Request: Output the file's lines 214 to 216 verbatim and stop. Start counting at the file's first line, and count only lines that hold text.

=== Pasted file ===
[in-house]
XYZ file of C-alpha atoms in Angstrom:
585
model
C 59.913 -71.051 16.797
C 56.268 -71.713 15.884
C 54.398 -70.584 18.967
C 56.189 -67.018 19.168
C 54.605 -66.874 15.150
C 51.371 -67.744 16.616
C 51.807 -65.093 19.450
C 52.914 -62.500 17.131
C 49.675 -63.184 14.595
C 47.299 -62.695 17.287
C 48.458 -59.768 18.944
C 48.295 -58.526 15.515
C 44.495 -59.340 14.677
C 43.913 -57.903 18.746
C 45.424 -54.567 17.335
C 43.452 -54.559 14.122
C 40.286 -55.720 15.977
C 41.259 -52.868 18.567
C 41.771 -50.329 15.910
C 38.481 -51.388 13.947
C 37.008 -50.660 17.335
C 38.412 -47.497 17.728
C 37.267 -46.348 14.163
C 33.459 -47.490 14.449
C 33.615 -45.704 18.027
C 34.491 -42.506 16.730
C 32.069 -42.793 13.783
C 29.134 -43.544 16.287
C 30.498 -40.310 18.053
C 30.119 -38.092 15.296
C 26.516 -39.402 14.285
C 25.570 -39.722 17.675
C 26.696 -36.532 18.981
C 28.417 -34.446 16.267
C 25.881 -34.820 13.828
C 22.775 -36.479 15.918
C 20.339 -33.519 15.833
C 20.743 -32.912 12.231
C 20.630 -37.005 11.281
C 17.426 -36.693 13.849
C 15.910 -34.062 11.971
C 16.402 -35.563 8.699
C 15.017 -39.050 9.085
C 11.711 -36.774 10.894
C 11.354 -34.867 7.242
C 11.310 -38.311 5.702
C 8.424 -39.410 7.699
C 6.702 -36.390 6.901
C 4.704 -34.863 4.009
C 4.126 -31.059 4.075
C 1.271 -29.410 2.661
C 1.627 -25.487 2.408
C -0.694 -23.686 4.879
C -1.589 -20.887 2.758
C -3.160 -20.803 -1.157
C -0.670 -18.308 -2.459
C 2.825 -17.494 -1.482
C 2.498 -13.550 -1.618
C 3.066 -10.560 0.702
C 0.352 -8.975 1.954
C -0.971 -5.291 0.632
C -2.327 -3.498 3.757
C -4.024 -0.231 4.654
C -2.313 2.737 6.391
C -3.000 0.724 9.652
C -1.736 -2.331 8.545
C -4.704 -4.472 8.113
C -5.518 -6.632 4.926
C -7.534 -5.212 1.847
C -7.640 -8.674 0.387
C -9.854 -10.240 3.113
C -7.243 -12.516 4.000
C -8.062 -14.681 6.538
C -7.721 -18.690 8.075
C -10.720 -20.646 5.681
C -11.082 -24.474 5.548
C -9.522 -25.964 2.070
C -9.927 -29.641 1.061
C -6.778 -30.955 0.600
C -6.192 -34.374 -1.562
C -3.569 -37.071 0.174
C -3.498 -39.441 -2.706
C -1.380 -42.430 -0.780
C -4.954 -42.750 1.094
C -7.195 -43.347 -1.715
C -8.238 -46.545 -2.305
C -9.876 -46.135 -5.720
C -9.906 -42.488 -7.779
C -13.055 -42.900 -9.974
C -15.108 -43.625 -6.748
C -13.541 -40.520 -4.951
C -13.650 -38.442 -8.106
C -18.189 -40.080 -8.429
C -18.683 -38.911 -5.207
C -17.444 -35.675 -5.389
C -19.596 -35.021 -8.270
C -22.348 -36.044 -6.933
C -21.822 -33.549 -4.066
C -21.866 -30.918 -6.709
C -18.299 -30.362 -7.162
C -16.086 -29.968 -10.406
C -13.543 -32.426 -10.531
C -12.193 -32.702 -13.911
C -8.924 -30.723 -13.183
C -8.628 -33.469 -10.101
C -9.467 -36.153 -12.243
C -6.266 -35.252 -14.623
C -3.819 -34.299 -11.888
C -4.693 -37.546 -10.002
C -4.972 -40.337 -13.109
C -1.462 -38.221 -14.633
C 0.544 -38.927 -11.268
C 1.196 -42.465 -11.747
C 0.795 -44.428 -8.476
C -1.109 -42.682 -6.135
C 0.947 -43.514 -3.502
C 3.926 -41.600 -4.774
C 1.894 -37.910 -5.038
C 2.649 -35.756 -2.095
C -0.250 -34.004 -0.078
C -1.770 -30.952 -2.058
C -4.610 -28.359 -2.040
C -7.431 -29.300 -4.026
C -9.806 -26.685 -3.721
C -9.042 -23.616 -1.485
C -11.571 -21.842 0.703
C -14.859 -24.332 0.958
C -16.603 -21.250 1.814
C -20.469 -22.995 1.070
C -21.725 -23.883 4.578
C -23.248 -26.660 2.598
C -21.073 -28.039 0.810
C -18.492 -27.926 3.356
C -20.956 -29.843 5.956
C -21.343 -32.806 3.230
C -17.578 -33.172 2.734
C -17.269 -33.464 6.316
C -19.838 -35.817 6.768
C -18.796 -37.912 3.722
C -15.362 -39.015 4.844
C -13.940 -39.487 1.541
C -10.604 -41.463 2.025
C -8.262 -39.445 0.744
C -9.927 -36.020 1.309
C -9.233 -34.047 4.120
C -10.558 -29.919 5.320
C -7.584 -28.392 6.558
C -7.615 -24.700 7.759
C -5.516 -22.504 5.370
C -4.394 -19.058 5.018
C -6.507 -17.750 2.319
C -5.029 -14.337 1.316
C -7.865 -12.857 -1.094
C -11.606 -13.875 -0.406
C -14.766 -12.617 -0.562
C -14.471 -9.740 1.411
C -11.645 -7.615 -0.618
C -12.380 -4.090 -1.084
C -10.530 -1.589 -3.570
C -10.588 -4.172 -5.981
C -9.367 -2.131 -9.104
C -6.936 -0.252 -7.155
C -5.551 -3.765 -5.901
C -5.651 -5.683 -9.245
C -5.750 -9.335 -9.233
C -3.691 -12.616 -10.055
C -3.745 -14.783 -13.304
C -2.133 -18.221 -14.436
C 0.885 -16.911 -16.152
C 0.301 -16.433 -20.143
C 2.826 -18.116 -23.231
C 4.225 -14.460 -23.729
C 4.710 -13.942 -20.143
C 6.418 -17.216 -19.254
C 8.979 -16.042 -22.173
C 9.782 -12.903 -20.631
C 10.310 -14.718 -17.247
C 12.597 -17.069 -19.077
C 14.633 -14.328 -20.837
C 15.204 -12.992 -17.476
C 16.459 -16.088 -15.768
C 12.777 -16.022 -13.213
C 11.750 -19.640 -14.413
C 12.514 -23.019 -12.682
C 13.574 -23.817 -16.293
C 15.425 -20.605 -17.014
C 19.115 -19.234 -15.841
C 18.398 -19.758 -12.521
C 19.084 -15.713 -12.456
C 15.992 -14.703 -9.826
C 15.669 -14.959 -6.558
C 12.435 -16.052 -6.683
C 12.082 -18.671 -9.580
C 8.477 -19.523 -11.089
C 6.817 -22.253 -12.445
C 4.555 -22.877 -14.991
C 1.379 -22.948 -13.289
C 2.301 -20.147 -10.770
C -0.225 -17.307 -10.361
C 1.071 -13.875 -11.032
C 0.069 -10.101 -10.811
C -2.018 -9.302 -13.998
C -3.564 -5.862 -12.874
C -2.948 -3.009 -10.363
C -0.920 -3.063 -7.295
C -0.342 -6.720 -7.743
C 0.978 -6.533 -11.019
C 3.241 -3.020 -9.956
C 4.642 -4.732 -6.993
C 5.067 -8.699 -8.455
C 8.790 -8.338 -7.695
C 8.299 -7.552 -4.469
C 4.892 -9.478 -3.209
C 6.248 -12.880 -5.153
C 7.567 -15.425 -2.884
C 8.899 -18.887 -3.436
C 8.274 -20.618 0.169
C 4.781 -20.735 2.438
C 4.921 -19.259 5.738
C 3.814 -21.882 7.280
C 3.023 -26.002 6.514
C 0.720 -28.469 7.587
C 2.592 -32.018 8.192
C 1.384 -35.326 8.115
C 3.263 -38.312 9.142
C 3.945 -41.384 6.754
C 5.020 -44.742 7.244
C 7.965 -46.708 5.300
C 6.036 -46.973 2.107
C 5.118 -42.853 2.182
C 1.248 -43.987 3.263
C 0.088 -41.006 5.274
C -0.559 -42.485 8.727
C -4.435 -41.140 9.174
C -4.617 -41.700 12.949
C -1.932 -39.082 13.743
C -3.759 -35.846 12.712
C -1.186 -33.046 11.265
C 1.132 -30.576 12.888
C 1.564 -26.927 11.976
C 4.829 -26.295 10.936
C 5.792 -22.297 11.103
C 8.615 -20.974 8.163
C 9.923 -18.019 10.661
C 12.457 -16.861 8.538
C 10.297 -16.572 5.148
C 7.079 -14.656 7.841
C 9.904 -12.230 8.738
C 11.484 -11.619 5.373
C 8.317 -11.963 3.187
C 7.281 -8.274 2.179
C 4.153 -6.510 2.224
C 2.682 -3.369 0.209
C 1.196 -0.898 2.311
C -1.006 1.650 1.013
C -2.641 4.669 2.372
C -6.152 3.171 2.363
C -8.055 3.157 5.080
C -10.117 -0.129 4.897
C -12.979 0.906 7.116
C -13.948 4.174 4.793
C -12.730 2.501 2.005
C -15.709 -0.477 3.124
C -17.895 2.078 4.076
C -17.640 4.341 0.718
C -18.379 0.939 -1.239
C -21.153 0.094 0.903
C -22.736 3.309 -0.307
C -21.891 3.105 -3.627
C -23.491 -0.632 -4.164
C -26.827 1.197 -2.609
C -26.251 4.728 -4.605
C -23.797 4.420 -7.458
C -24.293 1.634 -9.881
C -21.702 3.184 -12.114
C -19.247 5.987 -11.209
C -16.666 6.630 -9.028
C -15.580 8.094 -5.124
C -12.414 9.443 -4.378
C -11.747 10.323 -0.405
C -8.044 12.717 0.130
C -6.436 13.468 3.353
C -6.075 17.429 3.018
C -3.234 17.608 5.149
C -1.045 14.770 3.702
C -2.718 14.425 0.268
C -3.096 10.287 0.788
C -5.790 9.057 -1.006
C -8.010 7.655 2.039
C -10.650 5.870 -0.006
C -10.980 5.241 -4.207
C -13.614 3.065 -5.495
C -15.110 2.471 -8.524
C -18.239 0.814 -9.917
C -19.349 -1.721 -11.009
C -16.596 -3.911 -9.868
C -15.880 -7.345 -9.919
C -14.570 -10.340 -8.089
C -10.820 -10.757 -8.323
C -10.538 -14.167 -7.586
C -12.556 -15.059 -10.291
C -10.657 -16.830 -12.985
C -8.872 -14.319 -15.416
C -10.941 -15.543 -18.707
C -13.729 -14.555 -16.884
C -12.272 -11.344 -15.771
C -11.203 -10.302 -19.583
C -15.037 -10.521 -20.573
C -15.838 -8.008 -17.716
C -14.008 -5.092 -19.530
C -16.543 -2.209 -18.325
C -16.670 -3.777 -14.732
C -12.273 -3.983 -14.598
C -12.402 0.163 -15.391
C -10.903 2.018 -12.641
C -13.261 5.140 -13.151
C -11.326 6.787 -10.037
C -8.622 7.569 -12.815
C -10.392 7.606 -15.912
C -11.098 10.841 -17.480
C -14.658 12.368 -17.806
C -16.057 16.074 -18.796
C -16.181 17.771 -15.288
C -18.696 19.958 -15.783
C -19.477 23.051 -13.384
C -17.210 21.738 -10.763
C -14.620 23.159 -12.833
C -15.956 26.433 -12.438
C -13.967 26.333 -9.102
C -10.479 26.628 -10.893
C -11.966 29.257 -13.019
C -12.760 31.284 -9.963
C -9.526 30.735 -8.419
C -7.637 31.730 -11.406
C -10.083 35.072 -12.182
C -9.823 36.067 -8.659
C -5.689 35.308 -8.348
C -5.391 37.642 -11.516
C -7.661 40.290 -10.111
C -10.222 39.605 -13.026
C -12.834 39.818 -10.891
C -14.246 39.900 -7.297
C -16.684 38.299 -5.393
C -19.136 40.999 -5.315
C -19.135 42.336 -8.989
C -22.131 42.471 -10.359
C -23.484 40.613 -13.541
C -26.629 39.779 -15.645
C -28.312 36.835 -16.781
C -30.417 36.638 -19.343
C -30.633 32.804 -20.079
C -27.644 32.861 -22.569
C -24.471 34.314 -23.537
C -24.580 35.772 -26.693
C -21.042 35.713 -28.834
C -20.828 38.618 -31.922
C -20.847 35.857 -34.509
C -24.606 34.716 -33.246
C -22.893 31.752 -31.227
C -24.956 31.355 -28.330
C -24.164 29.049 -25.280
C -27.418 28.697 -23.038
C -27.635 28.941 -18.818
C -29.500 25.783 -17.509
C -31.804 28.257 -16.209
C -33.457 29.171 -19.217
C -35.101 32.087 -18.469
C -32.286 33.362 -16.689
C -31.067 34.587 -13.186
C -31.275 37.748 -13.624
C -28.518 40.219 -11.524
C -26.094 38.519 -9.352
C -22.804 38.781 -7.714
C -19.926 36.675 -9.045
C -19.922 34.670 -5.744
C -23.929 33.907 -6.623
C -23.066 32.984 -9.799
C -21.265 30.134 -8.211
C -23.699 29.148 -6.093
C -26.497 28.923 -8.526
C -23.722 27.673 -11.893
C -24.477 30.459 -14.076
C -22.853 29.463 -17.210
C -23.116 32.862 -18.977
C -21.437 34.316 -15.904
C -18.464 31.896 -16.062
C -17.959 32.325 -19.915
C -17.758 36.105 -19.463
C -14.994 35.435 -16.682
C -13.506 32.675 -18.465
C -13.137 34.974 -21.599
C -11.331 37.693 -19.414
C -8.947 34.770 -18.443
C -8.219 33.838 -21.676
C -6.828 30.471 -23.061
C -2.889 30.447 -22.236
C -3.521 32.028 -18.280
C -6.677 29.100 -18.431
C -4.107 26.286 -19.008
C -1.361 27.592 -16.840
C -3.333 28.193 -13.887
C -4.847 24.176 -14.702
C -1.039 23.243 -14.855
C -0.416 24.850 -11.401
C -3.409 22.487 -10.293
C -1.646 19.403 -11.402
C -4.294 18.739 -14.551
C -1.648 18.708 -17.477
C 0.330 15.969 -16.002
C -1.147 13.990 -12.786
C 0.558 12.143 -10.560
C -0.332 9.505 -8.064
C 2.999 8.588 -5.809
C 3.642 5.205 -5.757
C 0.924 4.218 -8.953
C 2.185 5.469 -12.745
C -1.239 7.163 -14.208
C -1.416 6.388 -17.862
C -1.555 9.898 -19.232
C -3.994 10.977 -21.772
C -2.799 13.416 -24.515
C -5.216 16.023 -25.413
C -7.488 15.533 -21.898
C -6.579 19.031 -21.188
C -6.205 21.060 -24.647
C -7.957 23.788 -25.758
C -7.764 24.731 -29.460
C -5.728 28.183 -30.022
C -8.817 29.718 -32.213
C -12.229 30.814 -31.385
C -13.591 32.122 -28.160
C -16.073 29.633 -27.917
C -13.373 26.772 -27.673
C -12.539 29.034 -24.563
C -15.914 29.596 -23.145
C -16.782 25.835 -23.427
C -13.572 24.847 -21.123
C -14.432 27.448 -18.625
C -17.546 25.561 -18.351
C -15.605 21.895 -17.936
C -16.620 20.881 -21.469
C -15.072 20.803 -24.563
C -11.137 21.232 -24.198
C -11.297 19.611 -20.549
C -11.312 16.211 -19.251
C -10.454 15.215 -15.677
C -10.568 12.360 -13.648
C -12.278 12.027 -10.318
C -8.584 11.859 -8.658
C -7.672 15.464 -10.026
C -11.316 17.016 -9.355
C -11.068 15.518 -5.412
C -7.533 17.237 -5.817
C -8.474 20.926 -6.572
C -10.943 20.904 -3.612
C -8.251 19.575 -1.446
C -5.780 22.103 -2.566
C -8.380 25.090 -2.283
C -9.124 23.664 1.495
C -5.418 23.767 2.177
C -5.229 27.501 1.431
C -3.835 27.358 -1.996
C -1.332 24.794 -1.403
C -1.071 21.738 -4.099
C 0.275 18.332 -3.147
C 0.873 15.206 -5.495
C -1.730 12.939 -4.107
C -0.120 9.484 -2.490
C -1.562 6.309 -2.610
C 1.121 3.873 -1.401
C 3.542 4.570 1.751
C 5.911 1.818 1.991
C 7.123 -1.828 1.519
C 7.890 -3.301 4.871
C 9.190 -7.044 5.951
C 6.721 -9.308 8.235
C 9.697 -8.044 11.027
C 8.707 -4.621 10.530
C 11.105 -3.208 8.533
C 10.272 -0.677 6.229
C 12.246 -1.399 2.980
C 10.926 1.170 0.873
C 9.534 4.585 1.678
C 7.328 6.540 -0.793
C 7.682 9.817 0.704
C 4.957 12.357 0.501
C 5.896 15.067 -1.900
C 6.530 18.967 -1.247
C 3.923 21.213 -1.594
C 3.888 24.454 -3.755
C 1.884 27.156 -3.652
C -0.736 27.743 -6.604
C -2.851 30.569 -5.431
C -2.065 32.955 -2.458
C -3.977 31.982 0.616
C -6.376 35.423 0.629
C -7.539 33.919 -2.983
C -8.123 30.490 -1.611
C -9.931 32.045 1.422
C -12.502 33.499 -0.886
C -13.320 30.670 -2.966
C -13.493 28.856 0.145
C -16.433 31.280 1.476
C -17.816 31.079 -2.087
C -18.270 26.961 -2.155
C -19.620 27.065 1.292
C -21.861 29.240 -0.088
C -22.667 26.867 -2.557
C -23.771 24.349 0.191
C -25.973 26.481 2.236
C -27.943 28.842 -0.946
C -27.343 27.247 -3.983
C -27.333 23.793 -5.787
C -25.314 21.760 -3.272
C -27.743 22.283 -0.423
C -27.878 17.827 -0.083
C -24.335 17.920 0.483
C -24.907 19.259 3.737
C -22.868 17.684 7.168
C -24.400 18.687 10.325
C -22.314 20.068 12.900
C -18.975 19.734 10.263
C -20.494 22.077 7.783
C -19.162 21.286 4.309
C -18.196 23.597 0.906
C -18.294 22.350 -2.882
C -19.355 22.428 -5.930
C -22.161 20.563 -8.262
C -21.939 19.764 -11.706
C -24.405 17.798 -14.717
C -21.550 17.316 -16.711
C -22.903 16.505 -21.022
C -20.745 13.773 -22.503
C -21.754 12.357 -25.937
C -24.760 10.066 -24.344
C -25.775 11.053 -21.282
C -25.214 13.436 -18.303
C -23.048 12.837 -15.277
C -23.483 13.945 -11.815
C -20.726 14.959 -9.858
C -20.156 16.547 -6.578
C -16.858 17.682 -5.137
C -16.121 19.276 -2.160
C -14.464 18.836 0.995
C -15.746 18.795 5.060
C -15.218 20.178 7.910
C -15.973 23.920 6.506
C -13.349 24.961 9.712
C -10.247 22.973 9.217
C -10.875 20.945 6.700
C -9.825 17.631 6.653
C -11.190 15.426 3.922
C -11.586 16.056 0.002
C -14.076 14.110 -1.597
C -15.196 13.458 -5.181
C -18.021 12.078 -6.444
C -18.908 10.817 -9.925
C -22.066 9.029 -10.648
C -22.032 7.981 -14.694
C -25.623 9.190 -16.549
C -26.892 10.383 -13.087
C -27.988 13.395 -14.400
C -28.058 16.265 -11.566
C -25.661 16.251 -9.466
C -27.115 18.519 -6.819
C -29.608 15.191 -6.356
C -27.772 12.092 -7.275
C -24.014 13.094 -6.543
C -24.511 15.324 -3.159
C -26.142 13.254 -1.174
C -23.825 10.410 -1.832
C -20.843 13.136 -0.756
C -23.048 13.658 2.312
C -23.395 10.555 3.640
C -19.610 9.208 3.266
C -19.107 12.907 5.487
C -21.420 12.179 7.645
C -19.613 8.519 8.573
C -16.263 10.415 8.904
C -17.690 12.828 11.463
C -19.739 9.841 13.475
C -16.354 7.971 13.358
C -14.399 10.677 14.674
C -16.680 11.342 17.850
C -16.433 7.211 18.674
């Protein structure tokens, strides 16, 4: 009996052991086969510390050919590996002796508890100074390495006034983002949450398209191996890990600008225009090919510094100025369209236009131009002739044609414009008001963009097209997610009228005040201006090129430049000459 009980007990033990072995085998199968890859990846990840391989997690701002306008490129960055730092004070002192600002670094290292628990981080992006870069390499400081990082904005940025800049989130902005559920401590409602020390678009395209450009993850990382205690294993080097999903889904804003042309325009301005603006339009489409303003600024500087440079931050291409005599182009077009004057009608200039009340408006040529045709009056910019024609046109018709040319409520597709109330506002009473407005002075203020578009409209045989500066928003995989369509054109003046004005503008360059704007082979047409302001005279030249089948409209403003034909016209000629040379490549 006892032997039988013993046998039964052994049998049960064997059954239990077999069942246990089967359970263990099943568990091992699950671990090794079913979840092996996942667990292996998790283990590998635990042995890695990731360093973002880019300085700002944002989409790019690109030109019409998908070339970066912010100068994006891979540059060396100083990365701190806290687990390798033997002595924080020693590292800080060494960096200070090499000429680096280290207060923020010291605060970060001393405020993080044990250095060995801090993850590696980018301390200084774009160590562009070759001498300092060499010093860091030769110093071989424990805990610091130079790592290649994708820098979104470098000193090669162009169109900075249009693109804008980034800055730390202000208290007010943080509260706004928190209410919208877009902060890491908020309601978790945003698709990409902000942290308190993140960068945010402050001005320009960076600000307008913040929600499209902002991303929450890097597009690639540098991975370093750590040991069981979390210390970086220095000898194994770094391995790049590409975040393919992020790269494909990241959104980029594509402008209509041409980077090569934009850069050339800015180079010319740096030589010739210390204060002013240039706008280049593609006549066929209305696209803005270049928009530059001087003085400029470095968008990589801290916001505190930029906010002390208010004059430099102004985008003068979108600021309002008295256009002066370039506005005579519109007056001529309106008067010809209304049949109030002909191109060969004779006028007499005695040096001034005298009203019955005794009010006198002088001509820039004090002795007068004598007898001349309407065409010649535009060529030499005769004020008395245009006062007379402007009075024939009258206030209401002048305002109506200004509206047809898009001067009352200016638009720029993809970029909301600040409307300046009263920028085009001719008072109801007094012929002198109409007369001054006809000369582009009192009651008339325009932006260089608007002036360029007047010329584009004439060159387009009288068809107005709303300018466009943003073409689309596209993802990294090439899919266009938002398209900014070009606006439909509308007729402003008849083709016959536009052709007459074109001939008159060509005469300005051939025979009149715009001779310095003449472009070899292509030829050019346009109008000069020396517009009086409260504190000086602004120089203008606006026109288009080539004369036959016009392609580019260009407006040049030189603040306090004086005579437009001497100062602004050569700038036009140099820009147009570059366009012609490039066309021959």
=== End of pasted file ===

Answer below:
C 5.067 -8.699 -8.455
C 8.790 -8.338 -7.695
C 8.299 -7.552 -4.469